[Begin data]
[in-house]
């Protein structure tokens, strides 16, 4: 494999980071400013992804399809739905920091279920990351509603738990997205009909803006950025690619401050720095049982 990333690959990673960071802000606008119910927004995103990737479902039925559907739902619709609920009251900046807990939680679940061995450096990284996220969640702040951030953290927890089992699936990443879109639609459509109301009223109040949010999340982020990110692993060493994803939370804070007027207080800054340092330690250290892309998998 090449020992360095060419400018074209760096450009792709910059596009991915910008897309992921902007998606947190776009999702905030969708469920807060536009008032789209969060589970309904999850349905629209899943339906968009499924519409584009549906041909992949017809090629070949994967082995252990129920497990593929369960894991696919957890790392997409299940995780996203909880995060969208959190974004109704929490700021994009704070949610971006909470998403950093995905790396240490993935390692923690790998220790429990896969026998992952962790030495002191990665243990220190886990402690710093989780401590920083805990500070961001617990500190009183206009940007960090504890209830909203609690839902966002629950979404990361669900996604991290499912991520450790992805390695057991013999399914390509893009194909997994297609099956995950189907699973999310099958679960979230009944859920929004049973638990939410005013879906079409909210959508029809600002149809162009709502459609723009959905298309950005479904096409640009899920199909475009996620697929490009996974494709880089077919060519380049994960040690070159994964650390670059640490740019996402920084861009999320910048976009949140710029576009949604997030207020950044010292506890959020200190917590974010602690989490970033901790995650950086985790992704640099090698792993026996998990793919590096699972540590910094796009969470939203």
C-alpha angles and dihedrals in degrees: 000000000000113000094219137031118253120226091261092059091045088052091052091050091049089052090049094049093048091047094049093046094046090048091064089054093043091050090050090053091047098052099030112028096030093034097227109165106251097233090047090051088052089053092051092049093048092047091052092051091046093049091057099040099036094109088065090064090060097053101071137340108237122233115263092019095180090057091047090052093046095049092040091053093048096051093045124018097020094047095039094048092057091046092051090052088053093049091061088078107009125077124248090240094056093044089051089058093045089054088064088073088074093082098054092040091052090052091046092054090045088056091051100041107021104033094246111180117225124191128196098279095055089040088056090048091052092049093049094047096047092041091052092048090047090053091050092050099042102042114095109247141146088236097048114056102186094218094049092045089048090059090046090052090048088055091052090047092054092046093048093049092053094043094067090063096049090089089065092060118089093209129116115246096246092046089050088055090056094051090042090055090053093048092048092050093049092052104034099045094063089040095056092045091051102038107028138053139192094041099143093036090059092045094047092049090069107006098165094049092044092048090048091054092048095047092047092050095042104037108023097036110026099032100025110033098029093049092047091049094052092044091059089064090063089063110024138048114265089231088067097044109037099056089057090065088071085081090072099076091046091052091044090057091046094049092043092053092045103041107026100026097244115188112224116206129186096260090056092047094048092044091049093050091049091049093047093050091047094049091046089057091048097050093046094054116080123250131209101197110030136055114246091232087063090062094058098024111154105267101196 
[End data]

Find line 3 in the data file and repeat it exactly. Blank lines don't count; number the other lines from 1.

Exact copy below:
C-alpha angles and dihedrals in degrees: 000000000000113000094219137031118253120226091261092059091045088052091052091050091049089052090049094049093048091047094049093046094046090048091064089054093043091050090050090053091047098052099030112028096030093034097227109165106251097233090047090051088052089053092051092049093048092047091052092051091046093049091057099040099036094109088065090064090060097053101071137340108237122233115263092019095180090057091047090052093046095049092040091053093048096051093045124018097020094047095039094048092057091046092051090052088053093049091061088078107009125077124248090240094056093044089051089058093045089054088064088073088074093082098054092040091052090052091046092054090045088056091051100041107021104033094246111180117225124191128196098279095055089040088056090048091052092049093049094047096047092041091052092048090047090053091050092050099042102042114095109247141146088236097048114056102186094218094049092045089048090059090046090052090048088055091052090047092054092046093048093049092053094043094067090063096049090089089065092060118089093209129116115246096246092046089050088055090056094051090042090055090053093048092048092050093049092052104034099045094063089040095056092045091051102038107028138053139192094041099143093036090059092045094047092049090069107006098165094049092044092048090048091054092048095047092047092050095042104037108023097036110026099032100025110033098029093049092047091049094052092044091059089064090063089063110024138048114265089231088067097044109037099056089057090065088071085081090072099076091046091052091044090057091046094049092043092053092045103041107026100026097244115188112224116206129186096260090056092047094048092044091049093050091049091049093047093050091047094049091046089057091048097050093046094054116080123250131209101197110030136055114246091232087063090062094058098024111154105267101196 